Although there is a lack of any firm evidence, it is probably safe to assume that it was the middling-sort of people, possibly only successful farmers’ wives and daughters who wore Welsh hats at market, chapel and church and at special events when they wore their ‘Sunday best’ clothes which included a gown or bedgown.
Most of the illustrations and descriptions of Welsh hats are of women at, or going to or from market. It has been suggested that the Welsh hat was worn by those who wanted to distinguish themselves from the poorer women by wearing a headgear which could not possibly be worn when carrying loads of goods or pitchers of water on their heads (as is shown in many images of Welsh women). (Gibbs, Michael, ‘Wales for Sale’, Minerva, The Journal of Swansea History, X, pp. 49-55) However, at least two prints show the Welsh hat carried by its ribbons from the waist while the owner carried goods to market on her head.
The prints by Rock and Co. and Newman and Co. of the 1840s to 1870s show women attending church and chapel in Welsh hats. Curnow Vosper’s painting of Salem, dated 1908, which shows all four of the women in the chapel wearing Welsh hats has reinforced the idea that women wore Welsh hats at worship. However, the prints, which were produced for the tourist market, are almost the only evidence that they were worn in this way, and Salem is looking back to an ideal, perhaps unreal world. Of the 71 references to hats worn by women written between 1729 and 1871, only one refers to wearing hats in church, and this was in reference to high-crowned hats, rather than Welsh hats.
The use of Welsh hats by women who lived in towns is difficult to ascertain since most of the pictures of women wearing Welsh hats in towns are of market women who almost certainly came from their farms to sell their produce.
Pictures of women wearing a Welsh hat while working in agricultural activities are very rare, but there are some exceptions, particularly in Mr and Mrs Hall’s Book of the Wye, (1861).
It is possible that the Welsh hat itself was not as popular as the mass of 19th and 20th century prints and photographs suggest. Most illustrations, even where large numbers of people are represented, show small numbers of women, if any, wearing Welsh hats. Many of these illustrations of women in Welsh hats were produced by English companies for an English market, and it is possible that the Welsh hat was included because it was already an icon of Wales and made the pictures distinctive and easier to sell, and not necessarily because it was commonly worn by all women at special events.
By the end of the 19th century, the Welsh hat was normally only worn for special occasions such as Royal visits and celebrations and by choirs and for staged photographs.
There are a few photographs of the late 19th and early 20th centuries showing large numbers of women wearing Welsh hats for special occasions and they give some indication of the numbers available in West Wales at the time. The women in these photographs may well be wearing old hats possibly ones bought when they were young or inherited from their mothers. The large group of women standing on the steps around the cross at St David’s, Pembrokeshire to greet the Duke and Duchess of Edinburgh in 1882 were all wearing Welsh hats. 70 women in Welsh hats are included in the photograph taken at the celebrations to mark the centenary of the Fishguard Invasion in 1897. There is also a photograph of 22 Aberaeron women in Welsh hats celebrating the relief of Mafeking on the 9th May, 1900 and another of the cast of the play Aelwyd Angharad performed by members of Tabernacl, Aberystwyth in 1911 which includes 30 women in Welsh hats.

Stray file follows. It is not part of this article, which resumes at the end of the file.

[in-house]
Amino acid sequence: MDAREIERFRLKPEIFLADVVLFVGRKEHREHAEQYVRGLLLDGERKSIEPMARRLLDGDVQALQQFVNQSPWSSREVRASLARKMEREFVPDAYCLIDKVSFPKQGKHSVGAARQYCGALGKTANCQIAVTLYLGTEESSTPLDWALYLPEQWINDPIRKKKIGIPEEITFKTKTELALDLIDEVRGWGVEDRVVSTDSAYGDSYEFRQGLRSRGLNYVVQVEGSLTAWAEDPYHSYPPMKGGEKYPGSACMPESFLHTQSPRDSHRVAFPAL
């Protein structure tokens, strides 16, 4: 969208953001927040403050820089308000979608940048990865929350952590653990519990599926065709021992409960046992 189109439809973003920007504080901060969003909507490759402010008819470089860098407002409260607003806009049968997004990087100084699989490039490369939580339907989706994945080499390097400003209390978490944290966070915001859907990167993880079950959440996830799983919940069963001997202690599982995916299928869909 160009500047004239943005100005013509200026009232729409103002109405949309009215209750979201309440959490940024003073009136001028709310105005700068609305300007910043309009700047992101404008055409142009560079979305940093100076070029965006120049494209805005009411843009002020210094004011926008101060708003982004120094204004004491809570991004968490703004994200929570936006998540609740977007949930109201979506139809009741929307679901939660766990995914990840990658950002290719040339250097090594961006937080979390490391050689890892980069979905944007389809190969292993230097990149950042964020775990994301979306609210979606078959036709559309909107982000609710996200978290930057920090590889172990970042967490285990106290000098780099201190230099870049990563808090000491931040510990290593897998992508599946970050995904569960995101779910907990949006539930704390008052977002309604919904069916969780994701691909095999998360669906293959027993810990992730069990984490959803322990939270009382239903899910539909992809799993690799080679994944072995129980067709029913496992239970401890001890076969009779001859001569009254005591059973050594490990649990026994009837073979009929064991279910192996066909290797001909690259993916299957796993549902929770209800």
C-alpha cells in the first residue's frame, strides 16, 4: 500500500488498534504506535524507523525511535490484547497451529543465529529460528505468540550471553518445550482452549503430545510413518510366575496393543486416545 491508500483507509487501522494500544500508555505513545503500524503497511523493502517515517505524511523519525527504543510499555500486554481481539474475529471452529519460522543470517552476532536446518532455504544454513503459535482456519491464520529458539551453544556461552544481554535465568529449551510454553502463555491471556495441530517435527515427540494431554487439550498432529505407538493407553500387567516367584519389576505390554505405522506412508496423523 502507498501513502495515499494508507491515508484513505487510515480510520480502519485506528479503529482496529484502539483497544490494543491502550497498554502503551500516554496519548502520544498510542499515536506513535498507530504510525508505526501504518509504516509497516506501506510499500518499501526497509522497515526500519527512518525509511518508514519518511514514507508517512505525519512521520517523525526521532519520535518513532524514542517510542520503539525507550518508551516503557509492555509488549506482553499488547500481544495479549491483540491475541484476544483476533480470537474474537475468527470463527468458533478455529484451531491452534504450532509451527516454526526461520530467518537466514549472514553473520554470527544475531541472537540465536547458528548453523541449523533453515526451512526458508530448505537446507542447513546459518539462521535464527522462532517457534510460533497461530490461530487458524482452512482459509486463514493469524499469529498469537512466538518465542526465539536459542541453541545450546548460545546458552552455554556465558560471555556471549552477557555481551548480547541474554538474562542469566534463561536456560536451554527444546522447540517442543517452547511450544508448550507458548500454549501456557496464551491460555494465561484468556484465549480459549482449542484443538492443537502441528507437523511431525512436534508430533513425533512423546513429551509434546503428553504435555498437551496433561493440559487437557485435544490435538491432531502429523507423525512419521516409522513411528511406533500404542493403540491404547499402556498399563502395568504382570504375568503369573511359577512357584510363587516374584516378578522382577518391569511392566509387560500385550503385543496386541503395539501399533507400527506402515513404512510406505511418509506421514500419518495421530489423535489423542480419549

Many of the photographs of choirs of women wearing Welsh hats date to the 1920s and later, and many are wearing card hats covered with black cotton, probably especially made for the performances.
There is almost no evidence that children wore Welsh hats before the beginning of the First World War: it is thought that most of these were home-made, or mass-produced of felt.
One exception is mentioned by Francis Kilvert in his diary in 1870. He notes that one of his parishioners in Clyro in Radnorshire, Hannah, wore a tall Welsh hat till she was grown up. (Kilvert’s diary, 14th October, 1870).
The Urdd (Welsh League of Youth) established in 1922, does not seem to have had an interest in preserving the Welsh hat. It is not mentioned in the extensive history of the movement and only one photograph in the published history of the movement shows a Welsh hat (while another shows a witch’s hat). However, some of the competitors at Urdd Eisteddfodau, both individuals and choirs, dressed in a version of Welsh costume, with hats especially made for the occasion. Griffith, R.E., (1971), Urdd Gobaith Cymru, cyfrol 1 (1922-1945); Griffith, R.E., (1972), Urdd Gobaith Cymru, cyfrol 2 (1946-1960); Griffith, R.E., (1973), Urdd Gobaith Cymru, cyfrol 3 (1960-1972); Davies, Gwennant, (1973) The Story of the Urdd, 1922-1972
There are a few illustrations of men wearing Welsh hats. Some of these were involved in the Rebecca Riots but a few are cartoons or photographs of visitors to Wales who wore the Welsh costumes which photographers had available for women to borrow when having their portrait taken.